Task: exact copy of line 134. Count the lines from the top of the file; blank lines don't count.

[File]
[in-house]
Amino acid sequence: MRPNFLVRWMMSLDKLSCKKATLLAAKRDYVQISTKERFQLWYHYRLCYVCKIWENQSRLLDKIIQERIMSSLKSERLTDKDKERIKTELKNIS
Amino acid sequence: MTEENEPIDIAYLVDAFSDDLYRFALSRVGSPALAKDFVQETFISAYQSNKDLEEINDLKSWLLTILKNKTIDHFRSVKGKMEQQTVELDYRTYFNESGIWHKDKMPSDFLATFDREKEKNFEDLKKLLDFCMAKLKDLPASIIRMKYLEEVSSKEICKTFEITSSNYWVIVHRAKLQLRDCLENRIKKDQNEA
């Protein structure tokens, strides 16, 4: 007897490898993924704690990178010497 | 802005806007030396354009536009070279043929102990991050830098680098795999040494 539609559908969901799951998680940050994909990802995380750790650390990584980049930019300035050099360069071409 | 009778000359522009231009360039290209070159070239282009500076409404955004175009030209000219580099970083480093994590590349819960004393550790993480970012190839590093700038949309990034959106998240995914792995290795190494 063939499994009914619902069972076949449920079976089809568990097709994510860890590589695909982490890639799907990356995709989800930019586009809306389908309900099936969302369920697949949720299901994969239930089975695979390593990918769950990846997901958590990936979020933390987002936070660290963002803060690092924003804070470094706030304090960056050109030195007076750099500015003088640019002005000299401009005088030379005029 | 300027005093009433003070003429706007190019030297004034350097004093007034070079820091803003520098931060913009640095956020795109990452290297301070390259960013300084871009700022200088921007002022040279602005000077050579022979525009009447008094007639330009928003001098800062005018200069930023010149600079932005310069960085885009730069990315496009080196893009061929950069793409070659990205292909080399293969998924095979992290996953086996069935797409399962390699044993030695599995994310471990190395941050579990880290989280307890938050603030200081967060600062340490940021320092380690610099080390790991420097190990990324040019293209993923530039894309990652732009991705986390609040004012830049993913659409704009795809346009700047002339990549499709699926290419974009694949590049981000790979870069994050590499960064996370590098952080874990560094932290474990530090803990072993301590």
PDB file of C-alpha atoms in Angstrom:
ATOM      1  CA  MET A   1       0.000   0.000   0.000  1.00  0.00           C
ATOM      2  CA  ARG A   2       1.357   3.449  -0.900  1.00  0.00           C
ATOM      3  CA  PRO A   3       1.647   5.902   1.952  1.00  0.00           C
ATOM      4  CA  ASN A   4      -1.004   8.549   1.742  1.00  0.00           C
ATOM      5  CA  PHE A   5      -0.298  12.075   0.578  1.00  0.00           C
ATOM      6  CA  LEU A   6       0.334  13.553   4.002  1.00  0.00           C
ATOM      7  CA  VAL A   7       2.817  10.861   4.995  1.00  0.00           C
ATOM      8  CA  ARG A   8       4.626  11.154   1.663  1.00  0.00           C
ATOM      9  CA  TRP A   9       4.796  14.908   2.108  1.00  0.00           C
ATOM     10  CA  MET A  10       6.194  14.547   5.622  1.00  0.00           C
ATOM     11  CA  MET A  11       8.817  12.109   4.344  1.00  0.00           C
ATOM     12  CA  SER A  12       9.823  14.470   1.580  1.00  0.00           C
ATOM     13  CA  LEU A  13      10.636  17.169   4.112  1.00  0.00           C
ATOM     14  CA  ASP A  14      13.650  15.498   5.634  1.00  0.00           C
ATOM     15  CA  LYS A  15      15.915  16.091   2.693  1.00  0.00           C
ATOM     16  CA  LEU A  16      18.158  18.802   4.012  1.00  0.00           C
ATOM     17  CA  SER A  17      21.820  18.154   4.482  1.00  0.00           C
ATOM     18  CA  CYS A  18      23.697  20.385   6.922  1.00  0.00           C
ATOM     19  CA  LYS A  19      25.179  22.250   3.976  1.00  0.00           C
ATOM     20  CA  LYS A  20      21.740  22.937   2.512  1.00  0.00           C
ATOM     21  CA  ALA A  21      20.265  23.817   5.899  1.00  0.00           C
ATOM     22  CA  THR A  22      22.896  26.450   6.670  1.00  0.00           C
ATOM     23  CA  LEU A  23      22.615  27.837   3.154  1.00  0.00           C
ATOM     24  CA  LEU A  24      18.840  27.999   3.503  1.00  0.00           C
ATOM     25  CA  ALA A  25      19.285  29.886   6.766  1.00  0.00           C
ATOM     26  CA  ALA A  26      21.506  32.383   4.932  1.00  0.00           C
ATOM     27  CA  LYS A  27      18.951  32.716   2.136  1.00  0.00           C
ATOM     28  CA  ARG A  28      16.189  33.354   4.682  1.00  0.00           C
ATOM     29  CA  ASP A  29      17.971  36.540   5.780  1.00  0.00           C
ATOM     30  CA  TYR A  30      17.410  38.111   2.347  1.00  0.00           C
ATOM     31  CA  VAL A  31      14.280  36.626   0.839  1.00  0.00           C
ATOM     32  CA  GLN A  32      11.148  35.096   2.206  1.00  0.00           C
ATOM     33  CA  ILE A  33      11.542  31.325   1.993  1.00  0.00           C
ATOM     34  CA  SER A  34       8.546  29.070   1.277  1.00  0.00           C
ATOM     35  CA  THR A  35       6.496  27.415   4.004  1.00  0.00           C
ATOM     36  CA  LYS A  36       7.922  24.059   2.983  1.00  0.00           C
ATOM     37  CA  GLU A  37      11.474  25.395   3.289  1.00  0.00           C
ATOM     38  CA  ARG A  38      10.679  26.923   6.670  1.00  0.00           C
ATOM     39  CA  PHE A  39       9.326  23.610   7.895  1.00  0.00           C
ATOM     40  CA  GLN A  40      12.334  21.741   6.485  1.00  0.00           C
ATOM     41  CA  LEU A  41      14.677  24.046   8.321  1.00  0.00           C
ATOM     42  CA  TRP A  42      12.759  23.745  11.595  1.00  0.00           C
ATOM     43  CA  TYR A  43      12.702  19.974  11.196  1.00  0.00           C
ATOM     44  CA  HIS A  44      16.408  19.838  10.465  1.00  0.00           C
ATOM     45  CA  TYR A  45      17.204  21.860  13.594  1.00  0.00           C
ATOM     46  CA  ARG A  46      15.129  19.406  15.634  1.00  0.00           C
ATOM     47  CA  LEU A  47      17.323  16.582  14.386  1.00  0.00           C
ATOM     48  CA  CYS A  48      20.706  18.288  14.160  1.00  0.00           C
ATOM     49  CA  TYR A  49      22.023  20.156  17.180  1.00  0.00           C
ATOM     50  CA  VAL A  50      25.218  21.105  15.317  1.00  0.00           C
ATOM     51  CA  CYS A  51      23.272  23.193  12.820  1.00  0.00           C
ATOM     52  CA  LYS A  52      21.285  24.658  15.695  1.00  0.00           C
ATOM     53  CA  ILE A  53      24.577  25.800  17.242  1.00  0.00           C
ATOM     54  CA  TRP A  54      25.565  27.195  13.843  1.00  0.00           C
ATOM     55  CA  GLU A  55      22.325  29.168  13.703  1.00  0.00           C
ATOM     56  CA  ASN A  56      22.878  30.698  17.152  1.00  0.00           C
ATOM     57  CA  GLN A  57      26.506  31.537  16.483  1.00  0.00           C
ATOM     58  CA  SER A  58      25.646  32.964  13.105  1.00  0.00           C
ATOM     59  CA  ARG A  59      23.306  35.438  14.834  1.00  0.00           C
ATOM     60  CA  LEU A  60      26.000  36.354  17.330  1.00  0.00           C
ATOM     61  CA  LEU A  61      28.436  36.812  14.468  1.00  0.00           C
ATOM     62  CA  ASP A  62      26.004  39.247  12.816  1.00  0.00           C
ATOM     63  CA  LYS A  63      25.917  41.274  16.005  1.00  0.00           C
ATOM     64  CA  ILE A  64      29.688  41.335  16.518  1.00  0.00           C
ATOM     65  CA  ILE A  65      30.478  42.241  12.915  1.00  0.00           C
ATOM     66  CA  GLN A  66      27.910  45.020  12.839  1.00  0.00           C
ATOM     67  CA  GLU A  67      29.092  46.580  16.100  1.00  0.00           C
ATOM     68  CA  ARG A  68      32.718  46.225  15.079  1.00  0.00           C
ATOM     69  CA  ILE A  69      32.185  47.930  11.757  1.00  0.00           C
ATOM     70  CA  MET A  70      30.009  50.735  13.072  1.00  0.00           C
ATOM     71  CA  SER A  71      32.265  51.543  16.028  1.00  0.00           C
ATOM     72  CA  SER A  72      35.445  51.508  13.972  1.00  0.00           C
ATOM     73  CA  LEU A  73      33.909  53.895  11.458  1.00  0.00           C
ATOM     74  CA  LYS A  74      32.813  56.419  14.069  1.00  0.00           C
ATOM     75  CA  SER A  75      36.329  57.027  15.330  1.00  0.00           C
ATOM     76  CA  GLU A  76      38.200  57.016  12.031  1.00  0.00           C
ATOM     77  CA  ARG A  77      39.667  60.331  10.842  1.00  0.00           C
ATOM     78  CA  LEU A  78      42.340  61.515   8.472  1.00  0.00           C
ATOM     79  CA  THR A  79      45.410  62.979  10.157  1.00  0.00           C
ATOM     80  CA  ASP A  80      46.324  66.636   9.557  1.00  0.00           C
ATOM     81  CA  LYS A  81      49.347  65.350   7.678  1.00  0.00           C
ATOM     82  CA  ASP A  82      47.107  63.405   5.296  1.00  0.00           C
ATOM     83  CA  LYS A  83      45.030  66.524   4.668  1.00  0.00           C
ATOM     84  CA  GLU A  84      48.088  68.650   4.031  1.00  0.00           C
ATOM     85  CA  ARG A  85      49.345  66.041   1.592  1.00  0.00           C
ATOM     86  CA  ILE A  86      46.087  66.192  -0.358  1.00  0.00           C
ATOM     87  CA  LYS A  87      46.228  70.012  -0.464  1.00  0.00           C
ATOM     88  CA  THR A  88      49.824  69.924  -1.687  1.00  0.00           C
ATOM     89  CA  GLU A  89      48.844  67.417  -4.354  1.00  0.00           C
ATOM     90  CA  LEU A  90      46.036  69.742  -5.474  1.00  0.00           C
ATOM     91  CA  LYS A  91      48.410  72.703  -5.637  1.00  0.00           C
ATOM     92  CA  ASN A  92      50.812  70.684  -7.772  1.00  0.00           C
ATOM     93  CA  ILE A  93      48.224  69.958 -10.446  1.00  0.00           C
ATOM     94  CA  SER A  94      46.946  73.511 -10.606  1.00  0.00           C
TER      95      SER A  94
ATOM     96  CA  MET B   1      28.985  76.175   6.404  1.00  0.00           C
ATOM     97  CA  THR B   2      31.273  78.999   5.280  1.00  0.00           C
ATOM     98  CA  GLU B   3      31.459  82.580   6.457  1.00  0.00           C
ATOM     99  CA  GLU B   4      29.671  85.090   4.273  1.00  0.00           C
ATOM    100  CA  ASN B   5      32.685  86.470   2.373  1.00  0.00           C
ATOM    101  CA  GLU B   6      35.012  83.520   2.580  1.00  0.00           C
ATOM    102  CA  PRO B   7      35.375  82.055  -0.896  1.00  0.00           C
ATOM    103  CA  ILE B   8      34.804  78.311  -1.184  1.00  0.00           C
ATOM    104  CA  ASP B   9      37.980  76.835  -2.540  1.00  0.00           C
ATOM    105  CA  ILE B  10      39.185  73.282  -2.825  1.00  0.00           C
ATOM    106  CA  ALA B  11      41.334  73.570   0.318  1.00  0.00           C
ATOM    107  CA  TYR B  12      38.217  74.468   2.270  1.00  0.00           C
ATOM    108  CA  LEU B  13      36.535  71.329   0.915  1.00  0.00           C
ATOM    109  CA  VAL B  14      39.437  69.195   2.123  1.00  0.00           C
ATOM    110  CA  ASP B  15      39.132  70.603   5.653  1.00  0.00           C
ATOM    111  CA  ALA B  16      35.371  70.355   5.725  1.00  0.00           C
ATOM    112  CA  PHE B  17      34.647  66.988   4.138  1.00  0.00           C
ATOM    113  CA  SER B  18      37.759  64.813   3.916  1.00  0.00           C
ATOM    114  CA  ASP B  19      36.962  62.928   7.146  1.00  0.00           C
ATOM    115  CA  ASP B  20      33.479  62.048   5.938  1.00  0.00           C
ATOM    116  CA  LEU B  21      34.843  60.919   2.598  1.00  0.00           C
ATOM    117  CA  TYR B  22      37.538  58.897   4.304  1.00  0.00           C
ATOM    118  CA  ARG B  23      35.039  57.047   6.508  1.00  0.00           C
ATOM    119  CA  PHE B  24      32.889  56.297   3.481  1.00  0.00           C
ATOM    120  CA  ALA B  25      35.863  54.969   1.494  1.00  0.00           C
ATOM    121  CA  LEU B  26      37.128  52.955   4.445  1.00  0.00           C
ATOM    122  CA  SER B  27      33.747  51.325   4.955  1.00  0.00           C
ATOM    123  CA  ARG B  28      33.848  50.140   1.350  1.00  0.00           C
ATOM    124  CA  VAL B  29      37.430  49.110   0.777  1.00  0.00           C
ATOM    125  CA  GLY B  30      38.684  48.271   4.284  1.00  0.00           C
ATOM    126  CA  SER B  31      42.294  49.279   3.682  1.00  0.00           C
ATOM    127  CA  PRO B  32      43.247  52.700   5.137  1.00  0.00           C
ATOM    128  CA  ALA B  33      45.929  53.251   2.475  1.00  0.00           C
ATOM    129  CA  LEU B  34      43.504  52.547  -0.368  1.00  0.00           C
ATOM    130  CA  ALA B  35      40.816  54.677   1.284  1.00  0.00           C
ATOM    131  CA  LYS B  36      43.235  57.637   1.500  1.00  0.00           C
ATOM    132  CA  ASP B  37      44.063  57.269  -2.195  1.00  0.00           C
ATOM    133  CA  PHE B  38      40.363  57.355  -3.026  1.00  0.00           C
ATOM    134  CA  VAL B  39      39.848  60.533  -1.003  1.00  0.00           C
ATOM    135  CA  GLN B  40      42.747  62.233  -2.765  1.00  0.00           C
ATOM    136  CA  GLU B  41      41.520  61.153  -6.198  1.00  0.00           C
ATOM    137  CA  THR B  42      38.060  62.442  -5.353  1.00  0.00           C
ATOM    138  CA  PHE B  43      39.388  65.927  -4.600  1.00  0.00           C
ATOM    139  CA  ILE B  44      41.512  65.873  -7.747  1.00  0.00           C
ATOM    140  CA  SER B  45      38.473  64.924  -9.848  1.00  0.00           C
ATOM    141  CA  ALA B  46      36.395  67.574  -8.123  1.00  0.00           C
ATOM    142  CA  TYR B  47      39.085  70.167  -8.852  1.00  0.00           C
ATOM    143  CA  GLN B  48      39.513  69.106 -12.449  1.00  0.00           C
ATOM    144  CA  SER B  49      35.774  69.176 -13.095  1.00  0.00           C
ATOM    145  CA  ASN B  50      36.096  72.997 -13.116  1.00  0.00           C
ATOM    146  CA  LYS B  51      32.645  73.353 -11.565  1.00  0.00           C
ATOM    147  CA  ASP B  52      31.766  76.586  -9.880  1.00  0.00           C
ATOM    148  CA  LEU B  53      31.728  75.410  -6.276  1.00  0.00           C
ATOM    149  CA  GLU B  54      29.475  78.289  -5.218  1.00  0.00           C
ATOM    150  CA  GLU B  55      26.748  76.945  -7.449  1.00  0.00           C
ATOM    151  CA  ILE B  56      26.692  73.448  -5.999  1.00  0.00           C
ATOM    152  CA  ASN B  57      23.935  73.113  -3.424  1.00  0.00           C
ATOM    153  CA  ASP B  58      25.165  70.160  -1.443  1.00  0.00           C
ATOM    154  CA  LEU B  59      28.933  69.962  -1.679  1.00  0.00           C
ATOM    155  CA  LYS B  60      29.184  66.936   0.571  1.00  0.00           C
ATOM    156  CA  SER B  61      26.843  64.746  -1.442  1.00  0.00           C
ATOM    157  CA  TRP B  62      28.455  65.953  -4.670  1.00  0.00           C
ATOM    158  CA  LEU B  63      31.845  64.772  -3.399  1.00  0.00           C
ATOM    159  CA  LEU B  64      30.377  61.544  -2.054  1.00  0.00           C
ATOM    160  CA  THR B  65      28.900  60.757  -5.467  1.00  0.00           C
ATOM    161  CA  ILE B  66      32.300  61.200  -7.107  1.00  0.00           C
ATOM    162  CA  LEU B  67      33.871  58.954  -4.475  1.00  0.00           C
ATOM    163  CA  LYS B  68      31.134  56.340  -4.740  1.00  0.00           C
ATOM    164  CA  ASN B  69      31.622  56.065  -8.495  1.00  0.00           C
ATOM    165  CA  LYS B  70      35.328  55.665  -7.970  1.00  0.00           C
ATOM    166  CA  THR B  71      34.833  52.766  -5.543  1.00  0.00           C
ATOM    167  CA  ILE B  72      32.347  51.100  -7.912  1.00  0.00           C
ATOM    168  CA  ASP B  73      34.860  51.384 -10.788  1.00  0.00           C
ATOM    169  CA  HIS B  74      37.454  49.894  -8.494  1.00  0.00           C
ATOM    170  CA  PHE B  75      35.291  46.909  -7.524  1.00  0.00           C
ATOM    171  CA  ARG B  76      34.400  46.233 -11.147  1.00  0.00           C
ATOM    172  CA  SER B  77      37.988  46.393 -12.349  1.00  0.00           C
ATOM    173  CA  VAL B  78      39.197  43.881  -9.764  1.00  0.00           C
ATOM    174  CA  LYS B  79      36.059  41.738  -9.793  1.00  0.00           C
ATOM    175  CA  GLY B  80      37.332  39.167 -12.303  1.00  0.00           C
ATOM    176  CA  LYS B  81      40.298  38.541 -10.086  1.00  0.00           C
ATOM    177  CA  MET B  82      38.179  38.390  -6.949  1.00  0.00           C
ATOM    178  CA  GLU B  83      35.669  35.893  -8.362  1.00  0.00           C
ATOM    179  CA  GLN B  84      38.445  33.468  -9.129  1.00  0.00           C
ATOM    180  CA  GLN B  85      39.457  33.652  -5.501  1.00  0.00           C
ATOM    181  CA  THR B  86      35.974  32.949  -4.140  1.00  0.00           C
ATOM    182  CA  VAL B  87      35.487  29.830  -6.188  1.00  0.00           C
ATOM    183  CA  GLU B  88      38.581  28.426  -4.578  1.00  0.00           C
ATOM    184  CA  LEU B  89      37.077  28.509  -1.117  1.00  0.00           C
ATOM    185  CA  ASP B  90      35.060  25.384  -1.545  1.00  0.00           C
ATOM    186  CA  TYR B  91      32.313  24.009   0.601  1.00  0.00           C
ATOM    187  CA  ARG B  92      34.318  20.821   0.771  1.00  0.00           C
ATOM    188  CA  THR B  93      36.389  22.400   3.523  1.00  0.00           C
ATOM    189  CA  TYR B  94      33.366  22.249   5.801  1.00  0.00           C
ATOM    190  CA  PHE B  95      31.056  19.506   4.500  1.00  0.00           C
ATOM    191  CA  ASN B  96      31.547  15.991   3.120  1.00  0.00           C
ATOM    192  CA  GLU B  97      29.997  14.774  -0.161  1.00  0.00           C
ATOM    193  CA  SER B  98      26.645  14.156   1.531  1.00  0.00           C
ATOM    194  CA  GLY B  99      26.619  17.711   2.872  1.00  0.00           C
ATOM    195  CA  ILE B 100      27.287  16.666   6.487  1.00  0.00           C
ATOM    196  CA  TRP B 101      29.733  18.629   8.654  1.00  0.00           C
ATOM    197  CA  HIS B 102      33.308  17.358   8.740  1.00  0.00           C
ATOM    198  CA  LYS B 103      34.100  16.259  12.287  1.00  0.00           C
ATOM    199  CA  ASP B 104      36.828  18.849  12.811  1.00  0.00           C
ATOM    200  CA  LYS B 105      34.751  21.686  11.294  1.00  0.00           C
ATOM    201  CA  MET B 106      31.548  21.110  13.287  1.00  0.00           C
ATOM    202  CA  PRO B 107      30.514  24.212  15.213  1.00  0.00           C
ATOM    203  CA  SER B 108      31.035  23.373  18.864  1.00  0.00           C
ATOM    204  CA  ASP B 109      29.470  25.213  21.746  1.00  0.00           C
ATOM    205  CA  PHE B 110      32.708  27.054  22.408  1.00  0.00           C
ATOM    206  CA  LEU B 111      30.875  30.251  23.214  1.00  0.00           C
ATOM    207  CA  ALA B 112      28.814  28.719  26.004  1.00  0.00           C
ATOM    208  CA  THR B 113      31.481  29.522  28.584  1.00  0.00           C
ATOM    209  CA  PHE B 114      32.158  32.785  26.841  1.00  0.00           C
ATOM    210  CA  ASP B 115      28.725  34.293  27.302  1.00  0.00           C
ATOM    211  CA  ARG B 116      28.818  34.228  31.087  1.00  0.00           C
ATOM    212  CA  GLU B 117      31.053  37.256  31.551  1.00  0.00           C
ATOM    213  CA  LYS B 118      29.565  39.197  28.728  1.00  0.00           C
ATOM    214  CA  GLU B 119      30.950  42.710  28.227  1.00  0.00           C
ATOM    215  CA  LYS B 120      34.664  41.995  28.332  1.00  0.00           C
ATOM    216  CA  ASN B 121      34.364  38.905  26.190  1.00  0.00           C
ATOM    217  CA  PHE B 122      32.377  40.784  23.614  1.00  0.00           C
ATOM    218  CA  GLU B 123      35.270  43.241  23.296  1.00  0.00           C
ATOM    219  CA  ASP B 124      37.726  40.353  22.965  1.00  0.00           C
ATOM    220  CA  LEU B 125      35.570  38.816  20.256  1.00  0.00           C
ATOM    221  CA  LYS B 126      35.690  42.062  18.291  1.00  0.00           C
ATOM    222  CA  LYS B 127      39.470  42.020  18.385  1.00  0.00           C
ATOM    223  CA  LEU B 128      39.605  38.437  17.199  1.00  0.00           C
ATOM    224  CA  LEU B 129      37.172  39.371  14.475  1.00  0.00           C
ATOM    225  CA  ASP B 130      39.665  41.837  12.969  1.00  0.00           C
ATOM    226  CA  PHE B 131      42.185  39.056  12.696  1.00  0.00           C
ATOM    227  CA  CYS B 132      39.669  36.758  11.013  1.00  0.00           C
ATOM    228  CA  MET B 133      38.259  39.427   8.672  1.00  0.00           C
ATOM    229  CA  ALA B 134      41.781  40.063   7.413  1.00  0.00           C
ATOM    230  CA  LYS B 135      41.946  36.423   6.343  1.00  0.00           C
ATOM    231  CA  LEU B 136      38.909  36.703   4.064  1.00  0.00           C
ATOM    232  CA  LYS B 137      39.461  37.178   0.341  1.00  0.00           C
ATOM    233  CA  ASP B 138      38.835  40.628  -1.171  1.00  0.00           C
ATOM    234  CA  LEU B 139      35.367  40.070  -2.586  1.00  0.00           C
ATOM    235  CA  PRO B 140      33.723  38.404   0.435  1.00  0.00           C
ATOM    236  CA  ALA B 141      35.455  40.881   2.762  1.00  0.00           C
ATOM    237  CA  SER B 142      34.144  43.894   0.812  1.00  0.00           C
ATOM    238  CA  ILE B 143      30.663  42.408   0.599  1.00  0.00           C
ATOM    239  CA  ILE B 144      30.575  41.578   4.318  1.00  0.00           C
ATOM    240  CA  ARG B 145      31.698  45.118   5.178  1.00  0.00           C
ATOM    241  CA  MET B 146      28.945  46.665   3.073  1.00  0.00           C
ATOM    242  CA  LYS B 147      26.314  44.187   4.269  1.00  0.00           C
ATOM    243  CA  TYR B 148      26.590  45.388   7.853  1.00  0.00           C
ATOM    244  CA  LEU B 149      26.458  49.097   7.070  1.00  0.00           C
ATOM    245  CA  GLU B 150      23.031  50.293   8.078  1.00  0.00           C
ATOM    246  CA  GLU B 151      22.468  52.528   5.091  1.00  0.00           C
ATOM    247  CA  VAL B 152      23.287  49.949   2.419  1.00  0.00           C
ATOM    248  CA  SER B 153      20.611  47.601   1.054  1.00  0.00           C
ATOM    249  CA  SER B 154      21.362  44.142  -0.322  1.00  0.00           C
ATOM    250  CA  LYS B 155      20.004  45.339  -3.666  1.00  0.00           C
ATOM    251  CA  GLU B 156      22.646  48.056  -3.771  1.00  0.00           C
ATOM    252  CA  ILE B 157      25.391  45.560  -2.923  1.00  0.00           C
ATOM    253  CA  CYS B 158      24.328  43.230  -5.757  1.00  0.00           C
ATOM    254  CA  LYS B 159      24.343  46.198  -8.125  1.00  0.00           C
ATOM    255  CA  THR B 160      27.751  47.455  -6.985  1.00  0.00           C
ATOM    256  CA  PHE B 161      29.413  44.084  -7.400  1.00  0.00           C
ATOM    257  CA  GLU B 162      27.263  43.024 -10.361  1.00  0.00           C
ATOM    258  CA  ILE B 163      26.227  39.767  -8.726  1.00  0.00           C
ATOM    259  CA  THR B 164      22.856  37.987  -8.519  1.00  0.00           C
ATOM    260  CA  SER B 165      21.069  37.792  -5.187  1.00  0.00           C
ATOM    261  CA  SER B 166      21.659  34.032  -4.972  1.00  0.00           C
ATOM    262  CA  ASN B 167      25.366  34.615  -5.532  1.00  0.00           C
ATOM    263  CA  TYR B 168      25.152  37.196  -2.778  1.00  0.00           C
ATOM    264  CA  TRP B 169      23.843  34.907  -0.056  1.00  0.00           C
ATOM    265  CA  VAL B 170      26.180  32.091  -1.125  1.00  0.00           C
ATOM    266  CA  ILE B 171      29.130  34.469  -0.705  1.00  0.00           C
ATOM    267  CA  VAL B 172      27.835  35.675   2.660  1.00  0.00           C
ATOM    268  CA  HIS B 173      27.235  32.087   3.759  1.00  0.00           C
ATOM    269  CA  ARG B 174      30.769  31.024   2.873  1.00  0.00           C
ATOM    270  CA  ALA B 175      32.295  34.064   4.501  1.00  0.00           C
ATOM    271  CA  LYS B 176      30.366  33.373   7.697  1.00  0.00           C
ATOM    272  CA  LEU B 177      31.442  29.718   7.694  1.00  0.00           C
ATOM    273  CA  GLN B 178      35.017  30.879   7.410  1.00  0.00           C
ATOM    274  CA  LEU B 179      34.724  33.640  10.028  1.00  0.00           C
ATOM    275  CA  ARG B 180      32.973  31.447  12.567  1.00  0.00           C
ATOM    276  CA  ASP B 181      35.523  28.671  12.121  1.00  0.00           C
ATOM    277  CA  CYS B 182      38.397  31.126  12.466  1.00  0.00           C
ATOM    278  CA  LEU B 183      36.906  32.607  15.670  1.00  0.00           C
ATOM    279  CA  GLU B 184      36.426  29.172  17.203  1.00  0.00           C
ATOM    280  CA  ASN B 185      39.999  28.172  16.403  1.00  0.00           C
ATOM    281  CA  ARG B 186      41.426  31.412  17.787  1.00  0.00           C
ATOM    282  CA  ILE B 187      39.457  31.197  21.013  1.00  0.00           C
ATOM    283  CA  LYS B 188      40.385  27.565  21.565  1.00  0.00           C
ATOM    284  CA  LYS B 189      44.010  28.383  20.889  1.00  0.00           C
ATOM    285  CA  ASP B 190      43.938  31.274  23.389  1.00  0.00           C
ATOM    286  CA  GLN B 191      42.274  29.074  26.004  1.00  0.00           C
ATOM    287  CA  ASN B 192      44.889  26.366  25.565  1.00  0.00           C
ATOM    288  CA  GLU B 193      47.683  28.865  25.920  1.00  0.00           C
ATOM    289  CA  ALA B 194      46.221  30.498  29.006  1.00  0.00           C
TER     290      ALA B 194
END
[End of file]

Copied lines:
ATOM    129  CA  LEU B  34      43.504  52.547  -0.368  1.00  0.00           C